At some companies, we set up branches in order to deal with a specific workplace, but we do encourage all members to help other union members regardless of their workplace or the industry in which they belong. Our union is strong because we represent workers in a whole industry rather than in just one workplace. Your union membership is valid even if you work at more than one company, and remains valid upon changing jobs.

 

Making it better for everyone
The General Union has a reputation for winning. We've won legally entitled paid holidays, the end of contract limits, unfair dismissals, payment of unpaid wages and overtime, and pay increases. If you're interested in making your workplace a better place for teachers, staff, and students then you should call the union and find out more about how to make this possible.

 

What is a fair deal?
What is fair and reasonable isn't simply a matter of employers following the minimum standards set in the law. The law does not require an employer to give pay rises and the minimum wage in Japan is less than 700 yen an hour. On the other hand, without you and your coworkers, your company can't run. The least that you should expect is a fair share and a say in what happens at your workplace. The General Union considers all of the following to be both fair and reasonable:

 

* Regular pay rises

* A work environment that promotes professional development and quality education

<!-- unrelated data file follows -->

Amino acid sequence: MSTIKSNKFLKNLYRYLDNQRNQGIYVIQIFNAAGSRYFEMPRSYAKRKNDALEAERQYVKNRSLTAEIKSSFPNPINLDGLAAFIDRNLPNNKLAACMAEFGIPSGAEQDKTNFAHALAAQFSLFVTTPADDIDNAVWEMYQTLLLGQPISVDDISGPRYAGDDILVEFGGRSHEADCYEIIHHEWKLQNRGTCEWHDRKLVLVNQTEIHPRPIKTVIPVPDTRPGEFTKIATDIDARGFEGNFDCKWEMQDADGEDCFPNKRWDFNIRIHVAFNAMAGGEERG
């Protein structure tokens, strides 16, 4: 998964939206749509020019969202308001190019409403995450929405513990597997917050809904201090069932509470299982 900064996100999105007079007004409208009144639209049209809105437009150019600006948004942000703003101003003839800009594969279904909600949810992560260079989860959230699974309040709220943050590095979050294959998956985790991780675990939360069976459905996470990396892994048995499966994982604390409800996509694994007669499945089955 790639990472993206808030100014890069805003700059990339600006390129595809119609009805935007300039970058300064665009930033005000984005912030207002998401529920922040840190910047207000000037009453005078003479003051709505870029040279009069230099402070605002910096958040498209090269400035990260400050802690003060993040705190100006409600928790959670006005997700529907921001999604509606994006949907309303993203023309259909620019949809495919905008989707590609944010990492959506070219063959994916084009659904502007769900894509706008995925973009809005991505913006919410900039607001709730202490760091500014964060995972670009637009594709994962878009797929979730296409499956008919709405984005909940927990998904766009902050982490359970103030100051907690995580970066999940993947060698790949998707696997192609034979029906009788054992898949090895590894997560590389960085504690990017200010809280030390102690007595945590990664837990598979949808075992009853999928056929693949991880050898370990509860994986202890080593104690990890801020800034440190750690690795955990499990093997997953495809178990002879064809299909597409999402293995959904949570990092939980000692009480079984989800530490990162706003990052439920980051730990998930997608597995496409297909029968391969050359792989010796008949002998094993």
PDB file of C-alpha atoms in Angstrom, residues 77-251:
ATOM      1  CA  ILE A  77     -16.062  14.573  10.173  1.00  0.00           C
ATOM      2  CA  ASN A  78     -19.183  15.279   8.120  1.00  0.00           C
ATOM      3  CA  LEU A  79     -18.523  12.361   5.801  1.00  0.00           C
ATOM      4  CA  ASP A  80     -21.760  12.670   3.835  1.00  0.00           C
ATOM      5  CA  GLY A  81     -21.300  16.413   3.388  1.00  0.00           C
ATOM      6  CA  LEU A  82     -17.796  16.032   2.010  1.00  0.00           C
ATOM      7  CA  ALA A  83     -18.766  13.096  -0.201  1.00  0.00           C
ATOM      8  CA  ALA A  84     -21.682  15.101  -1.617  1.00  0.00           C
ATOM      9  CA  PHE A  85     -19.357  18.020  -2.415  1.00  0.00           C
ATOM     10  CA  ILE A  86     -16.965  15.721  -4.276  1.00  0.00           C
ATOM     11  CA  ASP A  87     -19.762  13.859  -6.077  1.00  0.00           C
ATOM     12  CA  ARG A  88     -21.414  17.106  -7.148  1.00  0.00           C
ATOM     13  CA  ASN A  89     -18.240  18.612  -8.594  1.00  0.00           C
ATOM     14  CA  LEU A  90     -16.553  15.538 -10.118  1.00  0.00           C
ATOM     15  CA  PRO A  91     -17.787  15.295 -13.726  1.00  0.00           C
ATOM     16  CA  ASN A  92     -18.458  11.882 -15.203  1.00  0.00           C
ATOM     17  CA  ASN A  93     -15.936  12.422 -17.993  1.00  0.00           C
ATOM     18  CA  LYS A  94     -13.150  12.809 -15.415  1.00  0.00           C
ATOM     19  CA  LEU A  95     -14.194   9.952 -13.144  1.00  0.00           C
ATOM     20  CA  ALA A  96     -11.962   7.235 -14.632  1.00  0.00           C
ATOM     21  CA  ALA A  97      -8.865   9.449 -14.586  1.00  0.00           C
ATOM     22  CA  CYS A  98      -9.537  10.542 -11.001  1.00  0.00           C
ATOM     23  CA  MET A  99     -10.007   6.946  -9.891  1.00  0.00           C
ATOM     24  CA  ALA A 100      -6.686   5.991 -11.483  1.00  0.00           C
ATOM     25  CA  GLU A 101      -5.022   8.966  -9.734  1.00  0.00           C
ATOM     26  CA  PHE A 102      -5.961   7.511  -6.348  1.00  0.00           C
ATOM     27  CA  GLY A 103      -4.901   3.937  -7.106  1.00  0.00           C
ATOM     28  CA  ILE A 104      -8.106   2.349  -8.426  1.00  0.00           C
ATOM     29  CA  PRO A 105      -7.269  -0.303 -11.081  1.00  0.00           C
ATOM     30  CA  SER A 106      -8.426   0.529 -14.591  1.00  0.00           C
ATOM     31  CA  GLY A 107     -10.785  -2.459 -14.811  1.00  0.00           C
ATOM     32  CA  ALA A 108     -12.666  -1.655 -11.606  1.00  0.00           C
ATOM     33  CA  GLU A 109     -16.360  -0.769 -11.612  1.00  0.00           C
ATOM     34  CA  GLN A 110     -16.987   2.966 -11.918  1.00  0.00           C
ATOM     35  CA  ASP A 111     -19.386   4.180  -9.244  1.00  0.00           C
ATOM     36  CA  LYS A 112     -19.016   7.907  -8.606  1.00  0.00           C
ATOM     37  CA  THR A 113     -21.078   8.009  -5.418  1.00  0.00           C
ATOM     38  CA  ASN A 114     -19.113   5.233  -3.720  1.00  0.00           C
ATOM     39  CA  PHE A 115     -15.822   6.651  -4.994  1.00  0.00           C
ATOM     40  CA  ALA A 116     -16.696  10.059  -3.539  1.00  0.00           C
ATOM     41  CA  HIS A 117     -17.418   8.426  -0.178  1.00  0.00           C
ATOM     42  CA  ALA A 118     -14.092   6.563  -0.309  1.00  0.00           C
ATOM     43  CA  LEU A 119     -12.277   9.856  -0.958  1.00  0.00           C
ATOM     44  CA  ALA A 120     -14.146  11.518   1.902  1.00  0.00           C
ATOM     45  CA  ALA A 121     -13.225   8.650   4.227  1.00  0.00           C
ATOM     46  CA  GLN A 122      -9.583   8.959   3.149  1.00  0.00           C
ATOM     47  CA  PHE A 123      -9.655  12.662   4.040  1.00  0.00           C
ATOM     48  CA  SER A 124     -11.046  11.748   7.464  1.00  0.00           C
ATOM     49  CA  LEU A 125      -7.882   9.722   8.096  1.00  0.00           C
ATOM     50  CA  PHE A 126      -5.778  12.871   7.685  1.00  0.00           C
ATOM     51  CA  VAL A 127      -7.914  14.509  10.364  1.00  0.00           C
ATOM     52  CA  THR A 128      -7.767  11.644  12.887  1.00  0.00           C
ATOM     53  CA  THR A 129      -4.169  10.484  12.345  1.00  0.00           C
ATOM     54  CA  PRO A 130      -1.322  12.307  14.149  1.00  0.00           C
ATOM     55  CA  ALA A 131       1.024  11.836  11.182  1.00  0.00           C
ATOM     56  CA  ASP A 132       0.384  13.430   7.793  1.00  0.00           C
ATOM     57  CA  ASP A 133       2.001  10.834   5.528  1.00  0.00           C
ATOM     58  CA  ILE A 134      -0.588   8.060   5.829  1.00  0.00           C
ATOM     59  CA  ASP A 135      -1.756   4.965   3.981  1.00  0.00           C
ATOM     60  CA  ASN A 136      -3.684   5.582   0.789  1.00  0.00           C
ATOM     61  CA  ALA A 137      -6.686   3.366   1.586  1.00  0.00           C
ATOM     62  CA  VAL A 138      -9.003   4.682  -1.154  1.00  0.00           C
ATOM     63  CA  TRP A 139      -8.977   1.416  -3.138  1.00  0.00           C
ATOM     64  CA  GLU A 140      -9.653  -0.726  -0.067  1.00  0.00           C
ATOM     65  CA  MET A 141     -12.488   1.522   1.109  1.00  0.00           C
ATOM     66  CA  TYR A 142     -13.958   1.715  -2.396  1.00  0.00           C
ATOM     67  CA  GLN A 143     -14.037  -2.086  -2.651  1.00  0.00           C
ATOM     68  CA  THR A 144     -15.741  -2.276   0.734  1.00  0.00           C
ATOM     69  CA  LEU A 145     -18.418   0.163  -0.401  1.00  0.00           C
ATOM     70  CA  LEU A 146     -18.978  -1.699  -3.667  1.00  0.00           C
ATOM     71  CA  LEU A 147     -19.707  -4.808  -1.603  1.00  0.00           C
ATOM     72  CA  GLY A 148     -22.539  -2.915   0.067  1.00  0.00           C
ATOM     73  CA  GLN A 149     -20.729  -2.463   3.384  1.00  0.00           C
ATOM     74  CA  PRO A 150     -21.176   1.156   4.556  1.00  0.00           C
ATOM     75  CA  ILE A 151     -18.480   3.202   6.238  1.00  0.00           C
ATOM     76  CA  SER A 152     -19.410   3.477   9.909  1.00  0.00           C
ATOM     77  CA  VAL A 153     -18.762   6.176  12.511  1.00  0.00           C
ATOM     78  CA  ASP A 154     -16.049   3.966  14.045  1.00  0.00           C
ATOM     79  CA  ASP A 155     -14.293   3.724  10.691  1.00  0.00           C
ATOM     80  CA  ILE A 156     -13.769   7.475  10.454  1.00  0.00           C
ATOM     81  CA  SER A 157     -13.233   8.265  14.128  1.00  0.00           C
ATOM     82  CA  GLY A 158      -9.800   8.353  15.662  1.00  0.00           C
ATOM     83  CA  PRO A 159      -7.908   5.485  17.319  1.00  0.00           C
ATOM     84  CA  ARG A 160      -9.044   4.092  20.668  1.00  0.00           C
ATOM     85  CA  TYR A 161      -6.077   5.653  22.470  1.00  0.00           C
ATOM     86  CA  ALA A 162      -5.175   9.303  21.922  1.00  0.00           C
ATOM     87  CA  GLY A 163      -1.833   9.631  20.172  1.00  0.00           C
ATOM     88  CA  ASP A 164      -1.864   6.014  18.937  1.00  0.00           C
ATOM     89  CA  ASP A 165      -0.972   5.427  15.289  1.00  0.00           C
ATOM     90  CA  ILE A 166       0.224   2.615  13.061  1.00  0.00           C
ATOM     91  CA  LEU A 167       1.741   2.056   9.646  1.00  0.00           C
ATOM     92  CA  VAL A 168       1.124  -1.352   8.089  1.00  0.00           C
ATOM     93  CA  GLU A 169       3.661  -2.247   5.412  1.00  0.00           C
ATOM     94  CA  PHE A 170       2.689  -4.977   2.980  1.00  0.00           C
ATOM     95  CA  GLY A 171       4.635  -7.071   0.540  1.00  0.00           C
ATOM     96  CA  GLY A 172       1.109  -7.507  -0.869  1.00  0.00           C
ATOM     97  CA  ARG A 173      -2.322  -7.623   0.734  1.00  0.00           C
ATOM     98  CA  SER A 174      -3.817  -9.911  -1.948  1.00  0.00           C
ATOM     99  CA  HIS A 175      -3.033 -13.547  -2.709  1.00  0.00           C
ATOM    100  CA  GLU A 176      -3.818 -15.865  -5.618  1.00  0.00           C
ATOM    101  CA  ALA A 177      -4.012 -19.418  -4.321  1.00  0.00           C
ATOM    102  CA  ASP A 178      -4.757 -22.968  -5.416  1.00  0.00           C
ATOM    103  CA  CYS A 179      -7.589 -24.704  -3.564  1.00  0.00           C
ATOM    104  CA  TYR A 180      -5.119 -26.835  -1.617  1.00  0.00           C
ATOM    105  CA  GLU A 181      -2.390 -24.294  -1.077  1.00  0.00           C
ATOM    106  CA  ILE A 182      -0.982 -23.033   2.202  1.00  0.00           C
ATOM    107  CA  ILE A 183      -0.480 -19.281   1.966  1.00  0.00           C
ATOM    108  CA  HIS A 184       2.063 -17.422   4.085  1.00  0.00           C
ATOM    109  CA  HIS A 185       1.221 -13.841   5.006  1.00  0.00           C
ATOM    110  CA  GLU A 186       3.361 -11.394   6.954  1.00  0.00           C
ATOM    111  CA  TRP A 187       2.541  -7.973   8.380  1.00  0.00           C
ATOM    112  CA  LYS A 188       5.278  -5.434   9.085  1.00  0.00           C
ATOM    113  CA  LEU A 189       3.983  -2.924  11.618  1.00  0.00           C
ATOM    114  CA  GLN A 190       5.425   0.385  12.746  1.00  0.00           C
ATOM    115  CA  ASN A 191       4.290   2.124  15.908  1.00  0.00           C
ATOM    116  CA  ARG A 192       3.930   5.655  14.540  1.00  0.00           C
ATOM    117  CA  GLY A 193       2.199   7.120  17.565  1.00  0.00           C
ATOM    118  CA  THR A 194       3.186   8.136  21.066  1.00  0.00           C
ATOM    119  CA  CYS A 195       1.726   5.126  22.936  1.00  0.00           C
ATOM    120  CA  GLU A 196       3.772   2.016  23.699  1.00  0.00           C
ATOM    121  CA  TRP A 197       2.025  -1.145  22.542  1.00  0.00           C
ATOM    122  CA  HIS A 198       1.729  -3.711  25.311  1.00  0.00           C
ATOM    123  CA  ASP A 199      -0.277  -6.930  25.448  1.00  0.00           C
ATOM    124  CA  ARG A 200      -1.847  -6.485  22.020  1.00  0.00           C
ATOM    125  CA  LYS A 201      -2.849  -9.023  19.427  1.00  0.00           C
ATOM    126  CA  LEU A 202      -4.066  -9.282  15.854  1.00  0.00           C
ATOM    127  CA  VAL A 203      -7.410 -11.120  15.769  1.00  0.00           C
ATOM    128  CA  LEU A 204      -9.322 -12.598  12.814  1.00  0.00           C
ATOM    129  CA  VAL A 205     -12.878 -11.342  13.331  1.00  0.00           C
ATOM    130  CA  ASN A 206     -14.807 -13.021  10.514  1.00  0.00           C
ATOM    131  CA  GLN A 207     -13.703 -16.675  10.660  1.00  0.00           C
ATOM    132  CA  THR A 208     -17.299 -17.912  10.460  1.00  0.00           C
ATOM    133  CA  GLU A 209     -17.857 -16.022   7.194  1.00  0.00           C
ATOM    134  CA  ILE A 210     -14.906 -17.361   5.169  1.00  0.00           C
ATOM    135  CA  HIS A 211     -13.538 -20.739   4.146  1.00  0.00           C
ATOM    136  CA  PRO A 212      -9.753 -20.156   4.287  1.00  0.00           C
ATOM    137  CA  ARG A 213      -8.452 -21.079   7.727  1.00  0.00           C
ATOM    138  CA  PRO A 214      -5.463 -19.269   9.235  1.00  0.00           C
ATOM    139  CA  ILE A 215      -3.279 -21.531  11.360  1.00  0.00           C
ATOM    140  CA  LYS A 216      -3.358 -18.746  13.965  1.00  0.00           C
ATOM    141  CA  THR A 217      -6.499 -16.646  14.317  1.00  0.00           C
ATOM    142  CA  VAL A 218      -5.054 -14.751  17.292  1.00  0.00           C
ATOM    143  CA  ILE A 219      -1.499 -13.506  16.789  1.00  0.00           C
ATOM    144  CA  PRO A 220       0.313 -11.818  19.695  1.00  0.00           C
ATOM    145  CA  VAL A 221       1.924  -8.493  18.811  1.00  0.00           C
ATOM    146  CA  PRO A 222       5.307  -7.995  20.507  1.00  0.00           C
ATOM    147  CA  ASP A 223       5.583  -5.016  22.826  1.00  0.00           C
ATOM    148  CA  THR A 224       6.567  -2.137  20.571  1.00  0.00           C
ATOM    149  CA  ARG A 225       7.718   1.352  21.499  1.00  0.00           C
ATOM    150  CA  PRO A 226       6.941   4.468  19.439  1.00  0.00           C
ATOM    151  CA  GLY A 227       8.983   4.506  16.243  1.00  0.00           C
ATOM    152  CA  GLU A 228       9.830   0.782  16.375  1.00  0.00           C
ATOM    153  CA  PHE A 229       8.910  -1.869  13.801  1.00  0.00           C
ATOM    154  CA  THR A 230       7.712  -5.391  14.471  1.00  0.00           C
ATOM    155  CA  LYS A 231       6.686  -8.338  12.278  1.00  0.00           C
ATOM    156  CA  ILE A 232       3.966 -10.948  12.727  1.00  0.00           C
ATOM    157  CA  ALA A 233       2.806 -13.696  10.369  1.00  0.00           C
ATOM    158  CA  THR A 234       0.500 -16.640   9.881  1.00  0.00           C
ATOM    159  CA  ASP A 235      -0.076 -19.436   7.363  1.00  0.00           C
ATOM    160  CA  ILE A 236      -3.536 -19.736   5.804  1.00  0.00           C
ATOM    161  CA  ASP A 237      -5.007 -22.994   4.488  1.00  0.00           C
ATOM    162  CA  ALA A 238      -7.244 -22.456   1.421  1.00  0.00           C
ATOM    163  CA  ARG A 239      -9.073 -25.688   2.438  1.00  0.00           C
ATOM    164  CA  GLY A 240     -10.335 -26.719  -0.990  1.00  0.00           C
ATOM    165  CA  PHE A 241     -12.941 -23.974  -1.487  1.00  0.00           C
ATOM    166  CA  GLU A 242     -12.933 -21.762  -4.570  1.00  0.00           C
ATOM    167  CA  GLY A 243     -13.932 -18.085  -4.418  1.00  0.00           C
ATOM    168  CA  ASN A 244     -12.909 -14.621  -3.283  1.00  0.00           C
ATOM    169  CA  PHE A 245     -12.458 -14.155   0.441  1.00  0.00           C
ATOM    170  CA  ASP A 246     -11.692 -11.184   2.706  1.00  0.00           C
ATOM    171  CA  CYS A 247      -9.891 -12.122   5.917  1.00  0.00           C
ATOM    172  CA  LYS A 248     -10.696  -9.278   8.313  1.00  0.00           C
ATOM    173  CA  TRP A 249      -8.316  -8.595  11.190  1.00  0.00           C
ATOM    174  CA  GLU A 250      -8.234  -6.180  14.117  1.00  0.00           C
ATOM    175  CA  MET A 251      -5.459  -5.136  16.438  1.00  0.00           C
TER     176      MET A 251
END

* Paid National Holidays

* At least 10 flexible paid vacation days per year

* Contracts without artificial one year term limits

* No arbitrary/unfair dismissals or non-renewals

* Overtime pay if you work more than eight hours a day or 40 hours a week

* No discrimination based on nationality, race, language, gender, age, or sexual orientation

* Paid maternity and paternity leave

* Regular payment of wages in full on a set date

* Enrollment in Unemployment Insurance

 

Contact Us


General Union - Osaka Office

530-0043, Osaka, Kita-ku Temma 1-6-8 Rokko Temma Building 201
Tel: 06-6352-9619
Fax: 06-6352- 9630

email:

union(@)generalunion.org (English and 日本語)

GU Map

 


General Union - Tokai Office

450-0003 Nagoya-shi Nakamura-ku Meieki Minami 2-11-43 Nissho Bldg 2F NPO Station
Tel: 050-5539-9619

union(@)generalunion.org

Tokai Map

 


 

Sister Unions

NUGW Tokyo South

〒105-0014
Tokyo-to, Minato-ku, Shiba 2-8-13 KITA Heim 3rd Floor
Tel: 03-6453-7858
Fax: 03-6453-7857
nugwnambu.org

 


Fukuoka General Union

"BIOTOPE" Fukuoka NPO office
4A Komori Building, 3-6-1 Hakataekimae, Hakata-ku, Fukuoka-shi 812-0011 JAPAN
Tel/Fax: 092-473-1222
Mobile: 090-8396-7268
fukuoka-general-union(@)nifty.com
fukuoka.generalunion.org